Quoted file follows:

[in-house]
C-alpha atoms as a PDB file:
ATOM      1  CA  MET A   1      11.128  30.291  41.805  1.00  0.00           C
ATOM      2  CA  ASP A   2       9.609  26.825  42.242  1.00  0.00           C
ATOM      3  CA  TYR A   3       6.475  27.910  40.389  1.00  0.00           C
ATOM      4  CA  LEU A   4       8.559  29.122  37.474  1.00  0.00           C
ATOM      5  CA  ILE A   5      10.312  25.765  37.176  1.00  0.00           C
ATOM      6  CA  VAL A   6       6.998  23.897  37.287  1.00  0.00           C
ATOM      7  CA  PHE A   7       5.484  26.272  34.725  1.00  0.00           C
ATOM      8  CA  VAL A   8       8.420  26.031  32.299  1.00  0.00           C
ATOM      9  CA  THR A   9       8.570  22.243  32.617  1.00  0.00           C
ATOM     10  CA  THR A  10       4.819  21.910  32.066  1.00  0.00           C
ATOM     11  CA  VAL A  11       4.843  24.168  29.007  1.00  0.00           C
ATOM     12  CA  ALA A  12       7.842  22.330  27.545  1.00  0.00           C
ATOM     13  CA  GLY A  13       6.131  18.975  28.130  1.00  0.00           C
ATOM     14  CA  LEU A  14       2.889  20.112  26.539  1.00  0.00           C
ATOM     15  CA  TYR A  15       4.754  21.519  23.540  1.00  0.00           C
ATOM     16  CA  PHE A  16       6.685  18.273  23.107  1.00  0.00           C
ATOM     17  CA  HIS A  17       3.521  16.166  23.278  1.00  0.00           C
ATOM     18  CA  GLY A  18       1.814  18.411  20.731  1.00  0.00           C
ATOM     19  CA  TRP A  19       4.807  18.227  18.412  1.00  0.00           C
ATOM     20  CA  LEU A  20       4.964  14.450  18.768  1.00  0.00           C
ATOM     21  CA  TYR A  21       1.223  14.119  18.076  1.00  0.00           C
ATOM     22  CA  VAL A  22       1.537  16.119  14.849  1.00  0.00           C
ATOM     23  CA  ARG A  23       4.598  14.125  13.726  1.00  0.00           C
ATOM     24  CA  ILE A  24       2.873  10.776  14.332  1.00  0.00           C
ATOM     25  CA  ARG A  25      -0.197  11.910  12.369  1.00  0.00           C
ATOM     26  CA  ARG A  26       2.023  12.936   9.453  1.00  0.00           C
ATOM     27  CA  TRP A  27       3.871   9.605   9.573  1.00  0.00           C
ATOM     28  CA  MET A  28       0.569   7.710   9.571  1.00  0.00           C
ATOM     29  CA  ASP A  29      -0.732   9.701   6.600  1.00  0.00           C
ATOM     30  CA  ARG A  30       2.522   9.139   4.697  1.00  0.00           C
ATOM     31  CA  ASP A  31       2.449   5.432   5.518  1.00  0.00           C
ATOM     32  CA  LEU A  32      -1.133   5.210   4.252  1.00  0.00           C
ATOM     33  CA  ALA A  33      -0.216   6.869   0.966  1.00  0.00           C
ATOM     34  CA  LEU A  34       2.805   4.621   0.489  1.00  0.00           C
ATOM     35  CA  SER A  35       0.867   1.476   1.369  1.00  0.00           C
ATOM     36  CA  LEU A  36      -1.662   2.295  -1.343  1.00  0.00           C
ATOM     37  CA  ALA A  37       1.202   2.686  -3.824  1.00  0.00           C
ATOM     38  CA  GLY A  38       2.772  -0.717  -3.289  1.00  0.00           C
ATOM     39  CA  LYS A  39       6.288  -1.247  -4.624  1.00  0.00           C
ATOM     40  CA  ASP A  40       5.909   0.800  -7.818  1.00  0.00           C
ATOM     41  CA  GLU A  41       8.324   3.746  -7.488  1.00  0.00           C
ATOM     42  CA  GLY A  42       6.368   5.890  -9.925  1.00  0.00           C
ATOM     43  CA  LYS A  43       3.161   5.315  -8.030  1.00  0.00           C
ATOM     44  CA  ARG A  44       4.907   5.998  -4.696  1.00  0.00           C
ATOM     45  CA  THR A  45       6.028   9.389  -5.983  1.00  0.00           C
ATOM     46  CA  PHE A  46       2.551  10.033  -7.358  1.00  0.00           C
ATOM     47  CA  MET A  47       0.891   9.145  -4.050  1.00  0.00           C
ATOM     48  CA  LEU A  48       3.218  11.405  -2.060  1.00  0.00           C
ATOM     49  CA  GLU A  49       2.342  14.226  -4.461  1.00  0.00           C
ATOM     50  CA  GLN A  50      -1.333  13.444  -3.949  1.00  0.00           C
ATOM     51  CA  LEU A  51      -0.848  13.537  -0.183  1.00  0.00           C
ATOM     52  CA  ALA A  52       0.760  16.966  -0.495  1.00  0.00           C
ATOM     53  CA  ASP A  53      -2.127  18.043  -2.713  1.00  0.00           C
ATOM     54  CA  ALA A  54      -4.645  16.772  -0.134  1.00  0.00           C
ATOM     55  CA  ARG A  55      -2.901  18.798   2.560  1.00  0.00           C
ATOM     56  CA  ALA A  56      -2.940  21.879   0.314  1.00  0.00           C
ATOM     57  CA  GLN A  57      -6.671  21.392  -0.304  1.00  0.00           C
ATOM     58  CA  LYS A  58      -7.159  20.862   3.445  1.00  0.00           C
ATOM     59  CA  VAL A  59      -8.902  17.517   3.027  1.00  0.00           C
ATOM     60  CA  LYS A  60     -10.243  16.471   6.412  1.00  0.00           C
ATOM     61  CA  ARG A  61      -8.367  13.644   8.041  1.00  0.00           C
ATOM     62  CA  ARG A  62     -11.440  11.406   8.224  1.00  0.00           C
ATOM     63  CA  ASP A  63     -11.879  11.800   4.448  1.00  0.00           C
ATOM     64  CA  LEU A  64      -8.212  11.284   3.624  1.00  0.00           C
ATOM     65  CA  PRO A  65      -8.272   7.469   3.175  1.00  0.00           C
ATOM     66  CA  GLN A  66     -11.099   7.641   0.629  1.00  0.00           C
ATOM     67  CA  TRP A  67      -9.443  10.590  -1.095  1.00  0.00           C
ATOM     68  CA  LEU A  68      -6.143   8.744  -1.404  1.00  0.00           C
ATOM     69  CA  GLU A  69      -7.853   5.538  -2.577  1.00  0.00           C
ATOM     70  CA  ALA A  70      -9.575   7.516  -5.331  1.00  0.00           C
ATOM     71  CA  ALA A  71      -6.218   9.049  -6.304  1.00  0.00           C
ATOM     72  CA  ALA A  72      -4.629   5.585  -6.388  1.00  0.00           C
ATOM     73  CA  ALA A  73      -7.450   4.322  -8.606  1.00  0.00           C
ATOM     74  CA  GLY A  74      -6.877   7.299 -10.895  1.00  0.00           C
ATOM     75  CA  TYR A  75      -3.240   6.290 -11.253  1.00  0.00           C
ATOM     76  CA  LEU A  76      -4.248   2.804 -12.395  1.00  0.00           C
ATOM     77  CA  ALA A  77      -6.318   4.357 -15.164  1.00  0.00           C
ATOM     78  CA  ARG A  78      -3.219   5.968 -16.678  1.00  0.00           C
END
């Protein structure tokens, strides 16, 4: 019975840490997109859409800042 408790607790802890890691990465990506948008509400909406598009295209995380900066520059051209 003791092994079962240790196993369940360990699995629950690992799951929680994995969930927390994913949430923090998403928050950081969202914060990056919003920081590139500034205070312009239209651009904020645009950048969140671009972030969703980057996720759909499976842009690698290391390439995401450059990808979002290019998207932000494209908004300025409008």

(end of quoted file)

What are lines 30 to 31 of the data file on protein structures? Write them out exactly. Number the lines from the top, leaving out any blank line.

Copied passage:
ATOM     28  CA  MET A  28       0.569   7.710   9.571  1.00  0.00           C
ATOM     29  CA  ASP A  29      -0.732   9.701   6.600  1.00  0.00           C